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Baseball Hall of Fame results 2018

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A large class is heading to Cooperstown.

Washington Nationals v Atlanta Braves Photo by Kevin Liles/Getty Images

Earlier tonight, the Baseball Writers’ Association of America announced the newest members of the Hall of Fame. Chipper Jones, Jim Thome, Vladimir Guerrero, and Trevor Hoffman will all head to Cooperstown this summer. Whereas last year’s class featured players who had lengthy stays on the ballot, tonight’s group mostly consisted of relative newcomers.

Jones sailed into the Hall of Fame with 97.2% of the total votes. There was no doubt that the Braves third baseman would get in on the first ballot. Hitting .303/.401/.529 with 468 home runs across 19 seasons will do that. The real question here was how close he would get to a unanimous induction. Like Greg Maddux and Ken Griffey Jr. before him, Jones fell just short. I suspect that it will be a long time before that happens — if ever.

He’s not the only first ballot inductee, however, as Thome also punched his ticket to Cooperstown. The slugger appeared on 89.8% of ballots. As a member of the 600 home run club without connections to performance enhancing drugs, his candidacy went without questions. Although he played for a number of different clubs, one has to imagine Thome will be wearing a Cleveland cap on his plaque.

Guerrero just narrowly missed the mark on his first try, but he made it over the threshold this year. The outfielder rode his batting talents and rocket arm to induction. Hoffman, meanwhile, gained entry on his third try. While some have contested the merits of having relievers in the Hall of Fame, the right-hander gained enough momentum to push him over the threshold.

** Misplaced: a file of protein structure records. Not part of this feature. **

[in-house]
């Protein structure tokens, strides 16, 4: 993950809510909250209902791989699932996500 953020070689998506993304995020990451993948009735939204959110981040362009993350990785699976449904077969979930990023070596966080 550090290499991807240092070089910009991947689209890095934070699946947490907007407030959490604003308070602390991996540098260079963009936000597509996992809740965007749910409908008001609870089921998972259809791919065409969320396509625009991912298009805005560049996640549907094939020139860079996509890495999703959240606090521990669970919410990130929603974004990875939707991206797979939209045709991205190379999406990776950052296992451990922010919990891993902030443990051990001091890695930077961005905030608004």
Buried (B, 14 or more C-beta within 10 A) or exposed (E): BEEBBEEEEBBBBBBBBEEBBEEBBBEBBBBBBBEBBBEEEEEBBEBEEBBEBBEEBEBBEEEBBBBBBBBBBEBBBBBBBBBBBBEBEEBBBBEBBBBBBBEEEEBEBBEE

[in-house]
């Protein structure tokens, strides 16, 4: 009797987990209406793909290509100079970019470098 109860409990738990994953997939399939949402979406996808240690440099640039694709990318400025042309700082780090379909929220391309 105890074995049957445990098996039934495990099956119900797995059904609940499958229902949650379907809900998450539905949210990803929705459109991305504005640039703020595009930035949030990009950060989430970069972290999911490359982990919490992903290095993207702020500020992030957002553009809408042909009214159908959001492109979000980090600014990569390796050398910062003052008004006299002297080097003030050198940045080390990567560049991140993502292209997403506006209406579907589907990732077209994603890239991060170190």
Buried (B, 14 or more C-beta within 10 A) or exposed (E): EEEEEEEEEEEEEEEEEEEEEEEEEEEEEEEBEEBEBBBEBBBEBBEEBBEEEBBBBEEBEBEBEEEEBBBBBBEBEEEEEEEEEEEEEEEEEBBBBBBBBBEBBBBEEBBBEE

Having addressed the Class of 2018, the near-misses this year prove quite fascinating. Edgar Martinez fell just 4.6% shy of induction. The long-time Mariners designated hitter figures to make it over the hump next year, and rightfully so. It would be neat to see Martinez on the dais with Mariano Rivera, who once described him as the toughest batter he ever faced.

The BBWAA also continues to soften its stance on PED users, as Roger Clemens and Barry Bonds slowly gain support. They received 57.3% and 56.4% of the votes, respectively. The gradual upward trend could bode well for their future. With four years left on the ballot, it’s possible that Bonds and Clemens make it into the Hall of Fame.

One of the most exciting developments of the night, however, features Mike Mussina’s trajectory. He appeared on 63.5% of the total ballots, up from last year’s 51.8%. Given his trend, it figures to just be another year or two before Moose achieves baseball immortality.

Other former Yankees weren’t as lucky, however. Hideki Matsui fell off the ballot after one try, receiving less than 5%. Chin up, though. He joins Jorge Posada and Bernie Williams as other Bombers who had short shelf-lives on the ballot. Johnny Damon suffered a similar fate, but his stay in pinstripes was not as significant as Matsui’s.

With the big stories covered, it makes sense to look around the rest of the results for interesting trends:

  • I am enjoying the increased support for Larry Walker. As one of the era’s top outfielders, he was unfairly dinged because of Coors Field. Does he have a Tim Raines-esque late eligibility push in him? Maybe! If not, though, his momentum could carry him through the Veterans’ Committee.
  • The lack of support for Manny Ramirez is interesting, as he polled at just 22%. Could that be the benchmark for a failed test? While that seems like bad news for Alex Rodriguez’s eventual candidacy, one can hope his image rehabilitation efforts have smoothed over some of the character concerns. This will be worth monitoring over the long haul.
  • Curt Schilling’s overall stock has completely cratered, despite a small increase in ballots. His outlandish comments seem to have sunk his candidacy, despite his worthy credentials. Time is running out for Schilling.
  • Omar Vizquel is the new Jack Morris, isn’t he? His case relies on the eye test and cumulative numbers. His defense was superb but not Ozzie Smith good. He also never had a dominant stretch at the plate. I expect Vizquel to hang on until the bitter end and torment the SABR community.
  • Next year’s ballot will be significant for Yankees fans. Rivera and Andy Pettitte will make their first appearance, while Mussina makes the push for induction. The 2019 class has potential to be a dream one for the Bombers.

The Hall of Fame is in the books for now, but we still want to hear your thoughts. Let us know how you feel in the comment section.